If you watched U.S. swimmer Lilly King’s finger wag at a television image of Russian opponent Yulia Efimova Sunday night, you saw the most straight-forward, take-no-prisoners reaction to athletes who have been caught doping being allowed to compete again.
Efimova, who had already served a 16-month suspension for testing positive for the anabolic steroid meldonium, tested positive for the same banned substance again this year. As a result of that second positive drug test, she was banned from competing in Rio. But a last minute approval of her appeal came in after the opening ceremony had already taken place.
Coming in first at the 100 breaststroke semifinal, Efimova had raised her finger in a No. 1 gesture. That didn’t sit well with King who said, “You wave your finger No. 1 and you’ve been caught drug cheating? I’m not a fan.” She expanded on her view on doping when asked if American sprinter Justin Gatlin who had finished a four-year suspension for testing positive twice, should be allowed to compete in Rio. Her reply? “Do I think someone who has been caught for doping should be on the team? No, I don’t.
King declared that she intended “to compete clean for the U.S.” And on Monday night she did just that. She won the 100-meter breaststroke, wresting it away from reigning champion Efimova in an Olympic record-breaking time of 1 minute 4.93 seconds. She then took another shot at her rival, saying “It’s incredible, just winning a gold medal, and knowing I did it clean.” Efimova took silver but the two will swim again in the 200-meter. Neither of them is as strong in a longer distance but you know that the competition will still be fierce.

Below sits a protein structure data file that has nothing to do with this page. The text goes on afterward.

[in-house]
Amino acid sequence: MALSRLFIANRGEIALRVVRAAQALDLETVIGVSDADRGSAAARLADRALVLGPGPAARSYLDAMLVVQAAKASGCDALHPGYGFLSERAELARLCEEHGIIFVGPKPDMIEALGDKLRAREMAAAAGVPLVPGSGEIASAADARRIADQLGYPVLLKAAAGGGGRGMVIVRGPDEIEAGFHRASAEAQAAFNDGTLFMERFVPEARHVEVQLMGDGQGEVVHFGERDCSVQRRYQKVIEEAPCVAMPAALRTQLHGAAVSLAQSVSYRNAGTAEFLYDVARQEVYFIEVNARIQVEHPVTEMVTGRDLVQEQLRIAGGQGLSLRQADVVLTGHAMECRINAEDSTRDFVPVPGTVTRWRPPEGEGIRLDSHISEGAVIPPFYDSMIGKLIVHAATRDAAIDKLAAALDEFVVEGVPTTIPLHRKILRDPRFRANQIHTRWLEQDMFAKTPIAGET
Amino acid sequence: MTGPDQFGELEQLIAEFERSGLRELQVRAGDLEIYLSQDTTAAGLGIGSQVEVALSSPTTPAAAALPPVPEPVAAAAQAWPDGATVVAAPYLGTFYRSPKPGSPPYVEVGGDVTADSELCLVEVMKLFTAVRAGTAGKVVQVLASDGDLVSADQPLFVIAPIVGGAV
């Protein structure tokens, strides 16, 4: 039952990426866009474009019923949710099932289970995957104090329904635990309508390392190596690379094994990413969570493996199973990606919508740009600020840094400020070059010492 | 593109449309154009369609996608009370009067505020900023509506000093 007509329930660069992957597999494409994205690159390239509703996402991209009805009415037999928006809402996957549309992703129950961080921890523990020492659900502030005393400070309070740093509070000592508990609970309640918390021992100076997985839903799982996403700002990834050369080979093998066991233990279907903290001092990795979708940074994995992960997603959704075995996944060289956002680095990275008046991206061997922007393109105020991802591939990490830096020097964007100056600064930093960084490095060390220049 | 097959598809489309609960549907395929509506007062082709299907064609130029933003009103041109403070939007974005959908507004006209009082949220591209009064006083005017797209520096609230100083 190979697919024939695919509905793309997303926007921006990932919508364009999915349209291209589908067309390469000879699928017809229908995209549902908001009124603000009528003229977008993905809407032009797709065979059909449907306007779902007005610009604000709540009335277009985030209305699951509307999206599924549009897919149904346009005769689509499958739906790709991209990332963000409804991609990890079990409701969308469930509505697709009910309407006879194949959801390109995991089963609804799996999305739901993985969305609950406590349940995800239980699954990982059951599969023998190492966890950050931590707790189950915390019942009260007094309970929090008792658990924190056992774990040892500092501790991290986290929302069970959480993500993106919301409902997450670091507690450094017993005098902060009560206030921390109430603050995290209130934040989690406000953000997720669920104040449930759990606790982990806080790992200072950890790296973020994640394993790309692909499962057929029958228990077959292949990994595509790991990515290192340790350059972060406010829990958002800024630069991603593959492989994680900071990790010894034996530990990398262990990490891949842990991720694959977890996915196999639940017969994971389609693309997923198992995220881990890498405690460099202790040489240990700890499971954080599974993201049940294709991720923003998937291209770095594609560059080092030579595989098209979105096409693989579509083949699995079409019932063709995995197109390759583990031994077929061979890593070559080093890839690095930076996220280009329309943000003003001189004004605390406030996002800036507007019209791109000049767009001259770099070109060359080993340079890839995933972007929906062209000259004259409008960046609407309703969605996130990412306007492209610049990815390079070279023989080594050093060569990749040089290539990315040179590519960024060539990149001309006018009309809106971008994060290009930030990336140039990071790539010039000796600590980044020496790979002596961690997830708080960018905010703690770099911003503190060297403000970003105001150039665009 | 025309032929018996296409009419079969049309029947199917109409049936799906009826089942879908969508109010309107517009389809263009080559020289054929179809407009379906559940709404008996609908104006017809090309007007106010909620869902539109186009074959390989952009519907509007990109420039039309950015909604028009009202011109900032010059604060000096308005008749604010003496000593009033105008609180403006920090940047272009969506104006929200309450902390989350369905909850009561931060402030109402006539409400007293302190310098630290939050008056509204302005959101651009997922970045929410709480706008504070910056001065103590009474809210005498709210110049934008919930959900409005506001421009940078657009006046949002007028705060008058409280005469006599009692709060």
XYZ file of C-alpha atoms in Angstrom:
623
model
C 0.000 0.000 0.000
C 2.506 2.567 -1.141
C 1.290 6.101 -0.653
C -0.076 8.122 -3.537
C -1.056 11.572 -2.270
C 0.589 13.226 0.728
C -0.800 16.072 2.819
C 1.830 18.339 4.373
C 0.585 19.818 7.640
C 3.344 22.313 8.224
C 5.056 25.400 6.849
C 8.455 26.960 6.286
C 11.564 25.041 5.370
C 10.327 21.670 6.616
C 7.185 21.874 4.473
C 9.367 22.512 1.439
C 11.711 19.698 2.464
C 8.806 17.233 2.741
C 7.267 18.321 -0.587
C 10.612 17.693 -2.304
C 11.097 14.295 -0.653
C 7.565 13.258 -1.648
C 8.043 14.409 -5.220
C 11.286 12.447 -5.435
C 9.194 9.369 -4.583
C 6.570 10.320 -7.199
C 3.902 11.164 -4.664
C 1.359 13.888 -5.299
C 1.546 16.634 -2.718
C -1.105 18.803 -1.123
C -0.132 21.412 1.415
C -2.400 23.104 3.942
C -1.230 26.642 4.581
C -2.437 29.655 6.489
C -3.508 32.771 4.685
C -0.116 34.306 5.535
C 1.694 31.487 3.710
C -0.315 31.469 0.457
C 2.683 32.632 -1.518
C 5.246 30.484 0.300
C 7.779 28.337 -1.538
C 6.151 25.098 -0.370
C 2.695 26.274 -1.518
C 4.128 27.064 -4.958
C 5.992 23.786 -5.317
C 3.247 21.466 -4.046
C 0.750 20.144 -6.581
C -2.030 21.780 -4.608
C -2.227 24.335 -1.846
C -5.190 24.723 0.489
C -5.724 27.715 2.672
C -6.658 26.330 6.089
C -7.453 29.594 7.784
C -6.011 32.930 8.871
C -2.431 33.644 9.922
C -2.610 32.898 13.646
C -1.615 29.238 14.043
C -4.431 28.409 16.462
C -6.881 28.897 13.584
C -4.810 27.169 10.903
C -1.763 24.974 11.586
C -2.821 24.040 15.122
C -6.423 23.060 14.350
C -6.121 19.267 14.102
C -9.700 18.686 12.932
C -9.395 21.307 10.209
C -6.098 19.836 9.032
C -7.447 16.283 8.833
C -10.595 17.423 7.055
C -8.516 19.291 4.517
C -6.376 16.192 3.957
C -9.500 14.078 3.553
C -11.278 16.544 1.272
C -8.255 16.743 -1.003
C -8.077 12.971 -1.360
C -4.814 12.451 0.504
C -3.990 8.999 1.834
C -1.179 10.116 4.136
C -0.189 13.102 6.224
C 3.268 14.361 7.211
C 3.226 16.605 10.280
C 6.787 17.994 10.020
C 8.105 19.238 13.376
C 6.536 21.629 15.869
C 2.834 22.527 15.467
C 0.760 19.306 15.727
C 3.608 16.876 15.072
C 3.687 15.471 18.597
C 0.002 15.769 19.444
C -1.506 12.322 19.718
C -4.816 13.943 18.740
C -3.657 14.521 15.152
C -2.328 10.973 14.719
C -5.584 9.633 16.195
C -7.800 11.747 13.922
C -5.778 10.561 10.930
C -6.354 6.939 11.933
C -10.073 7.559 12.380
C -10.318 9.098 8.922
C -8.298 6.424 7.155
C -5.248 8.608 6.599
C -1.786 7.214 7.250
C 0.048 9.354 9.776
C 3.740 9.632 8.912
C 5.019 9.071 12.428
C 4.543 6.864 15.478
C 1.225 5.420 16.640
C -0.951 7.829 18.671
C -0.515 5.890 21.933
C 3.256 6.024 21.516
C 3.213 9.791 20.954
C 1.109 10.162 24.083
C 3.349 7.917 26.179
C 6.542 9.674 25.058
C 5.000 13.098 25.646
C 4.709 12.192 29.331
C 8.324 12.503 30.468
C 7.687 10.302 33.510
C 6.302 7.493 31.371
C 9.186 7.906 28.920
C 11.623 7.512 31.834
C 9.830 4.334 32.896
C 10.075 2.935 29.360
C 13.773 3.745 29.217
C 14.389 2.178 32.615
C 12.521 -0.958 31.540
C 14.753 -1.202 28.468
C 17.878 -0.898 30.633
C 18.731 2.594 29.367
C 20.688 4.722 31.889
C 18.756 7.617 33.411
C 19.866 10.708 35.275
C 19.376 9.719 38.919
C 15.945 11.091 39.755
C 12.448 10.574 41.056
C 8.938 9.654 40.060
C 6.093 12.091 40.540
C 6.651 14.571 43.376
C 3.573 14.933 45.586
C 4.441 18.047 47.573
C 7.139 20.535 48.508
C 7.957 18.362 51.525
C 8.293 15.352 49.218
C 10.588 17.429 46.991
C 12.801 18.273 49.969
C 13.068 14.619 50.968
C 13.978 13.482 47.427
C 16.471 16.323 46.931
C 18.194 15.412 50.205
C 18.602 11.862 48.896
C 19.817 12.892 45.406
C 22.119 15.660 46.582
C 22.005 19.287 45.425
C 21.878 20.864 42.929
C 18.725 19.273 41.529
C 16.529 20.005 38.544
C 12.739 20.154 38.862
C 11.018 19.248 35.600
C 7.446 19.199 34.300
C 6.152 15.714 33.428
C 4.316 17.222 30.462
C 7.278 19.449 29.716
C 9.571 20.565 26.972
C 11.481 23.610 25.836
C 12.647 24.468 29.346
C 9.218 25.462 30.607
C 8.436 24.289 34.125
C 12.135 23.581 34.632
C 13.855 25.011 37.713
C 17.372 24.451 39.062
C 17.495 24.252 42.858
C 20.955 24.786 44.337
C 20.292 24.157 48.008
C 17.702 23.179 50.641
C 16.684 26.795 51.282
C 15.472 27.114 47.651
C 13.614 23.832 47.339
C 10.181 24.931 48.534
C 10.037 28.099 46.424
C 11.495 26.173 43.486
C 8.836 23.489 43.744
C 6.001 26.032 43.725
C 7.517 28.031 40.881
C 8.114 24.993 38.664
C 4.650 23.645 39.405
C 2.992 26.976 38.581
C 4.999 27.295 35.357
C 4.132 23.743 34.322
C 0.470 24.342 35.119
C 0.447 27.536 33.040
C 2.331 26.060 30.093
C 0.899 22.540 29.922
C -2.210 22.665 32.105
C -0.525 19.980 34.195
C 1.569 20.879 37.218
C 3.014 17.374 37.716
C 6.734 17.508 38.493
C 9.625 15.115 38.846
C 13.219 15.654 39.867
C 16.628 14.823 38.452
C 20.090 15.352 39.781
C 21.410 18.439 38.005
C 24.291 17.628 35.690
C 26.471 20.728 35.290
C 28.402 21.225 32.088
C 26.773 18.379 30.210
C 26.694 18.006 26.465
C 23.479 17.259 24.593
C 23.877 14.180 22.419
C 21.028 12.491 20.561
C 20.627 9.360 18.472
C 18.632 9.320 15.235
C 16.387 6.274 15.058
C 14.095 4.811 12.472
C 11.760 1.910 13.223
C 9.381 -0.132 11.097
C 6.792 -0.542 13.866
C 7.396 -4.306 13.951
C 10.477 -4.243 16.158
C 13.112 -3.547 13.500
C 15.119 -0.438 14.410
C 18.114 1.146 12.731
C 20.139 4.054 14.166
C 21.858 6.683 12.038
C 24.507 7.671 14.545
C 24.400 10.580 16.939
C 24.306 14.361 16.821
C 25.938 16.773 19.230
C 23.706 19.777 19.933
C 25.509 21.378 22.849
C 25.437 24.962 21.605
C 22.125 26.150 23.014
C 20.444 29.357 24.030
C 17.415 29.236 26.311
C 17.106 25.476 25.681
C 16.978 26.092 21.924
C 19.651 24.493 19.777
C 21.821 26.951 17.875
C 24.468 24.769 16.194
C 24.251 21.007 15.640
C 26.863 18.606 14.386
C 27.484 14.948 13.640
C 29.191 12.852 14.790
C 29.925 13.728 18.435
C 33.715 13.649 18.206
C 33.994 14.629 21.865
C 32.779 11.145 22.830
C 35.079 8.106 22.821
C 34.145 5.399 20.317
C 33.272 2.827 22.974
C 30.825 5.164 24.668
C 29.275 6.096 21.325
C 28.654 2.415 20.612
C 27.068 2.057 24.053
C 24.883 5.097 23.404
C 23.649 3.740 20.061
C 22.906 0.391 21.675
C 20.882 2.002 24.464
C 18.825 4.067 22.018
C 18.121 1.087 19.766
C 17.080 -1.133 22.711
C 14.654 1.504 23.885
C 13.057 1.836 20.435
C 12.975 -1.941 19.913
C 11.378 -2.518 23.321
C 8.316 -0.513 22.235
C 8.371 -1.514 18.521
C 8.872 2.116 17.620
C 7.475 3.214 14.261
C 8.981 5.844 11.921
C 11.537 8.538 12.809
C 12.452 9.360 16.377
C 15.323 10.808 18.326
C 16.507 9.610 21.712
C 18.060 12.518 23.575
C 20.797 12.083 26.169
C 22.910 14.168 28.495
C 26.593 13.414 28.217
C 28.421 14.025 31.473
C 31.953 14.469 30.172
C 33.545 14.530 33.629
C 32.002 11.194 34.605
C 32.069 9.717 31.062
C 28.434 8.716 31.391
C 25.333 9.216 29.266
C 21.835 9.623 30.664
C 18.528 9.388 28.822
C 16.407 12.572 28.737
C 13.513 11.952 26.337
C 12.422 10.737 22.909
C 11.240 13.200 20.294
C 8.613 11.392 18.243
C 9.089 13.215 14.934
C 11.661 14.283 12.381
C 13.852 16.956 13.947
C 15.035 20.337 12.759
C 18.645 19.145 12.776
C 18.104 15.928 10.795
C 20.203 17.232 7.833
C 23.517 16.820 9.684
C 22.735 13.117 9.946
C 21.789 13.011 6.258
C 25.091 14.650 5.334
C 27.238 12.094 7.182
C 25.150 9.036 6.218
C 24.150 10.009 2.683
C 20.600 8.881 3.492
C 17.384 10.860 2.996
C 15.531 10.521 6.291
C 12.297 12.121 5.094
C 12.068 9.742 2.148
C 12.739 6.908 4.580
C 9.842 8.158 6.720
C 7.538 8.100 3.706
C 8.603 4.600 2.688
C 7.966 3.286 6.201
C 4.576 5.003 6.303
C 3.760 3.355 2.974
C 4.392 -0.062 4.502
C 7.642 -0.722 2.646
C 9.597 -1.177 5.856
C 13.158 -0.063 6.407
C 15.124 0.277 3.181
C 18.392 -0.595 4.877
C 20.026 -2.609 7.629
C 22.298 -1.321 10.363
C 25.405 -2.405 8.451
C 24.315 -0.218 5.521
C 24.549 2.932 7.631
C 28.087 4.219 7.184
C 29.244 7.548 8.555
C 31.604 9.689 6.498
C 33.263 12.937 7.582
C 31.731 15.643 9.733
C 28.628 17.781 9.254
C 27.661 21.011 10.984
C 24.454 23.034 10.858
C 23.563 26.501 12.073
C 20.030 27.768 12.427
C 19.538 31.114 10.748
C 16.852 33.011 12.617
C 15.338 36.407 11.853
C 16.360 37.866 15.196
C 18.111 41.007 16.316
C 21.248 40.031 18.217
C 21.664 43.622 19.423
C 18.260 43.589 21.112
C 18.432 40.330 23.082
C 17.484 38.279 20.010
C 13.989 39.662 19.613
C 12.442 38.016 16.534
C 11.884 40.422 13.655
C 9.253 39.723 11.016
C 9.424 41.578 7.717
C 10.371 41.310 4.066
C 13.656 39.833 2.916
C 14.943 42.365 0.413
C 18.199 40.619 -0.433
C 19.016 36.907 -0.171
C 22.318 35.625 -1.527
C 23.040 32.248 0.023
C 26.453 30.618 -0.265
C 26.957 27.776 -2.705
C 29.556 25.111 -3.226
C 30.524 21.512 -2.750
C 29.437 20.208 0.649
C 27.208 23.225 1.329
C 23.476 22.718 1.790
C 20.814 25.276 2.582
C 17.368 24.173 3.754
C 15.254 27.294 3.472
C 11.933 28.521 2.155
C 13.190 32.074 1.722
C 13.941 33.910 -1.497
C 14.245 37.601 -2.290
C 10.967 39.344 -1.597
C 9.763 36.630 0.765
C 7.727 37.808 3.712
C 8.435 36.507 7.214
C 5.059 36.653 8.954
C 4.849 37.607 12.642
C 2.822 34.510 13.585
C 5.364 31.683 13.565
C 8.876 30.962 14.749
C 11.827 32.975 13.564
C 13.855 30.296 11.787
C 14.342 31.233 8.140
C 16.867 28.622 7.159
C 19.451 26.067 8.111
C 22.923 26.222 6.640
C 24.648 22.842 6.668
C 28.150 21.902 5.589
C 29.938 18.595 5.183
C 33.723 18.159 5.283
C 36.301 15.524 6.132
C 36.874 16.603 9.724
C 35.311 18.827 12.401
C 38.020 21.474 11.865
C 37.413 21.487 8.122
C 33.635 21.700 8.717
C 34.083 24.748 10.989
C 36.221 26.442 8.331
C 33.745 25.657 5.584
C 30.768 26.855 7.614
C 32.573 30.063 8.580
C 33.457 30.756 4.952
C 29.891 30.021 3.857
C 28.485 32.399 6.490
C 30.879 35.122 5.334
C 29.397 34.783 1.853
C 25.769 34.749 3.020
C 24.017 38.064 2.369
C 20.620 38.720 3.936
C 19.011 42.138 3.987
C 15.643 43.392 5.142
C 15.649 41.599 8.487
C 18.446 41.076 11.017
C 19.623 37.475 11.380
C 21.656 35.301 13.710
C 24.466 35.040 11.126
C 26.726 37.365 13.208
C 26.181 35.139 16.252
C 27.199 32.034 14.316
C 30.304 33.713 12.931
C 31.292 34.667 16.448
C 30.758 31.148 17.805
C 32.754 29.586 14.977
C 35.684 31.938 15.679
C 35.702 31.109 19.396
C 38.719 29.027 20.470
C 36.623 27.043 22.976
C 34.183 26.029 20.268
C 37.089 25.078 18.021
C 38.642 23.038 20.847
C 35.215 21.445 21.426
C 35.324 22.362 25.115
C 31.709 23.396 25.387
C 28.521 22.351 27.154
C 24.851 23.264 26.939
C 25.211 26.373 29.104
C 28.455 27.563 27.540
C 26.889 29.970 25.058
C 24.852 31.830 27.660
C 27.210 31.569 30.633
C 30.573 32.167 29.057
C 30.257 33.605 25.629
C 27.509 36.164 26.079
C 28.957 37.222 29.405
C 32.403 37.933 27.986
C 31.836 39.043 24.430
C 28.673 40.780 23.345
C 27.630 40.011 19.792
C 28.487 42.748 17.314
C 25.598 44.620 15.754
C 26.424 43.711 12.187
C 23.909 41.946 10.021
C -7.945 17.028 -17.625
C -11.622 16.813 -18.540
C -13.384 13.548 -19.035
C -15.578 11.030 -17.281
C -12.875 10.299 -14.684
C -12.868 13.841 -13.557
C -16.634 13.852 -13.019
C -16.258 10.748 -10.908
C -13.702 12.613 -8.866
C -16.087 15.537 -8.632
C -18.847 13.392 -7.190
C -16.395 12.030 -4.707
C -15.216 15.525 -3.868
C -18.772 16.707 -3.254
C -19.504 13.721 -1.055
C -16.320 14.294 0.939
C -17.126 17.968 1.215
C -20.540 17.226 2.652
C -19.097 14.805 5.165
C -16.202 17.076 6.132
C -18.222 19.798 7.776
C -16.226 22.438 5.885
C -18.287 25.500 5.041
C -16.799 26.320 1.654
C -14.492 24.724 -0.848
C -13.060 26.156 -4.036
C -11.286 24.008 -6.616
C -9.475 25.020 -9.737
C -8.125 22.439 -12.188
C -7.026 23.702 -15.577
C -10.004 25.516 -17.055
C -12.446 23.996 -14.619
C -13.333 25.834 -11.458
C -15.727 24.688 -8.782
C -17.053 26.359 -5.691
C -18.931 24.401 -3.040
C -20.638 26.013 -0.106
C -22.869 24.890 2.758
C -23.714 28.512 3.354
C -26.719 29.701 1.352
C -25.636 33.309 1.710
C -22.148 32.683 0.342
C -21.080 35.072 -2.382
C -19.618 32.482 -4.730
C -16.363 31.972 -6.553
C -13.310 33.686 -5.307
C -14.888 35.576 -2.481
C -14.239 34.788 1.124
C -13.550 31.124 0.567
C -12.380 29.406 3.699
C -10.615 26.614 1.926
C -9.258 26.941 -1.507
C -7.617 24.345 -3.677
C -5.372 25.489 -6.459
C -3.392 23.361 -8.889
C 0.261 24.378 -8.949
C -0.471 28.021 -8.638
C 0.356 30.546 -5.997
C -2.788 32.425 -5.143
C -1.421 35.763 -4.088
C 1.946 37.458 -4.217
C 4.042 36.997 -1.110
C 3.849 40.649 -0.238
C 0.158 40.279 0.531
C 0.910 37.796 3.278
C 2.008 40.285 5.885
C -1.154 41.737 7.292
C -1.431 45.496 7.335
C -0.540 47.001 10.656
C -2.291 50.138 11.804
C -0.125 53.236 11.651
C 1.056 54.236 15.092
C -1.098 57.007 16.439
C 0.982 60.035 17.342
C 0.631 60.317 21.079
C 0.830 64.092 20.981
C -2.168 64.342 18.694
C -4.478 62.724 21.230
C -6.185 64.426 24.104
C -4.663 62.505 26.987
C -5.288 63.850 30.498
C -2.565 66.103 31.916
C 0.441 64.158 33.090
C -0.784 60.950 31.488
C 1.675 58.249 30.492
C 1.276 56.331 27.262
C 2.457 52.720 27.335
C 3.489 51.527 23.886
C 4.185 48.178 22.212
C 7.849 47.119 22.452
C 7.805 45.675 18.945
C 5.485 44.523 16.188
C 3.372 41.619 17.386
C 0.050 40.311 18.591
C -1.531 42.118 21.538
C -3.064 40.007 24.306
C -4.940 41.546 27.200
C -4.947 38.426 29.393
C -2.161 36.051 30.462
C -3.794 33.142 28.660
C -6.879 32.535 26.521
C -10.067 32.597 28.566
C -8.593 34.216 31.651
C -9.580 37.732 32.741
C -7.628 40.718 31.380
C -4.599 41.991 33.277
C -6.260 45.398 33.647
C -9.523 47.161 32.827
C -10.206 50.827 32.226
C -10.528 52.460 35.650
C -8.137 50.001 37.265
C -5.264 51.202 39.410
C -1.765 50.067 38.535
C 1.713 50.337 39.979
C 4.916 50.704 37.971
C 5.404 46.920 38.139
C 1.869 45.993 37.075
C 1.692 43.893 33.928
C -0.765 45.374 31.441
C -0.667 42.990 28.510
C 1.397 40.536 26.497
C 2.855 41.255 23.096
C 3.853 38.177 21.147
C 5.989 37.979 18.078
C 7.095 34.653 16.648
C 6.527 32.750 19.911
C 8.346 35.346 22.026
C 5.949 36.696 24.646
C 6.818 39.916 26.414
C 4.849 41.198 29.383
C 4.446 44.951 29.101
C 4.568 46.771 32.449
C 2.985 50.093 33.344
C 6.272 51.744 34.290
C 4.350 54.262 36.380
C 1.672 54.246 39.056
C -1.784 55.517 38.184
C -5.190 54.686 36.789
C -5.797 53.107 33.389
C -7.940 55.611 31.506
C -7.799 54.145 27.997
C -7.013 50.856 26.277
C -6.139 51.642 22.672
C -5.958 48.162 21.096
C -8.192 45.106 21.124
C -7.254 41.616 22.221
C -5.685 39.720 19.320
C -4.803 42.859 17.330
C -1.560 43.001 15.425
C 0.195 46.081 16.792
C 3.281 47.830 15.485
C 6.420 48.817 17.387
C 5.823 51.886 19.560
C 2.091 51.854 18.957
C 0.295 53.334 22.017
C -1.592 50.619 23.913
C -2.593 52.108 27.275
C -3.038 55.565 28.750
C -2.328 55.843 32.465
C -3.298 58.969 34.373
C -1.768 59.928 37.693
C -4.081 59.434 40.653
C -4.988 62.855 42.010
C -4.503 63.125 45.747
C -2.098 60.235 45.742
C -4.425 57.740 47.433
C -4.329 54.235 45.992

Efimova was booed by the crowd, something you don’t normally hear from typically-supportive Olympic crowds. But she just became the poster child for the worldwide disgust over the increasingly common problem of performance enhancing drugs (PEDs). Doping is a huge problem in sports and the Olympics haven’t been spared on this front; they’re now to the point of stripping medals from previous Olympic winners whose retests of their blood and urine samples came back positive.
And when the World Anti-Doping Agency’s (WADA) independent commission report came out in July, confirming the widespread Russian state-run doping scandal that operated at the 2014 Winter Games in Sochi, gasps were heard around the globe. WADA had already begun retesting samples from athletes at the Beijing Games in 2008 and the London Games in 2012, resulting in Russia’s track and field team being barred from the Rio Olympic Games.
But after the report, WADA called on the IOC to issue a blanket ban of all Russian athletes in Rio. Rather than address it head-on, many blame IOC president Thomas Bach for a lack of backbone and/or integrity. Instead of making a decision then and there, he appointed a group of three IOC members to make the decision, one that dragged on to the start of the Games. The entire Russian contingent was already in Rio before it was announced that aside from previously announced bans, Russian athletes would be allowed to compete.
Some critics of Bach’s handling of the matter cited his close friendship with Russia’s president Vladimir Putin as a reason why he failed to act decisively in the matter. Maybe it’s true; maybe it’s not; however, the International Paralympic Committee (IPC) felt the matter was grave enough to issue a blanket ban of all Russian para-athletes.
People have long given lots of lip service to clearing banned PEDs in sports, particularly the Olympics and Paralympics where the “spirit” of the competition is supposed to be about competing, not winning. With the blatant ends to which some countries and athletes will go to win now uncovered for the ugly, unsavory business it really is, it will interesting to see how many will finally put their money where their mouth is!
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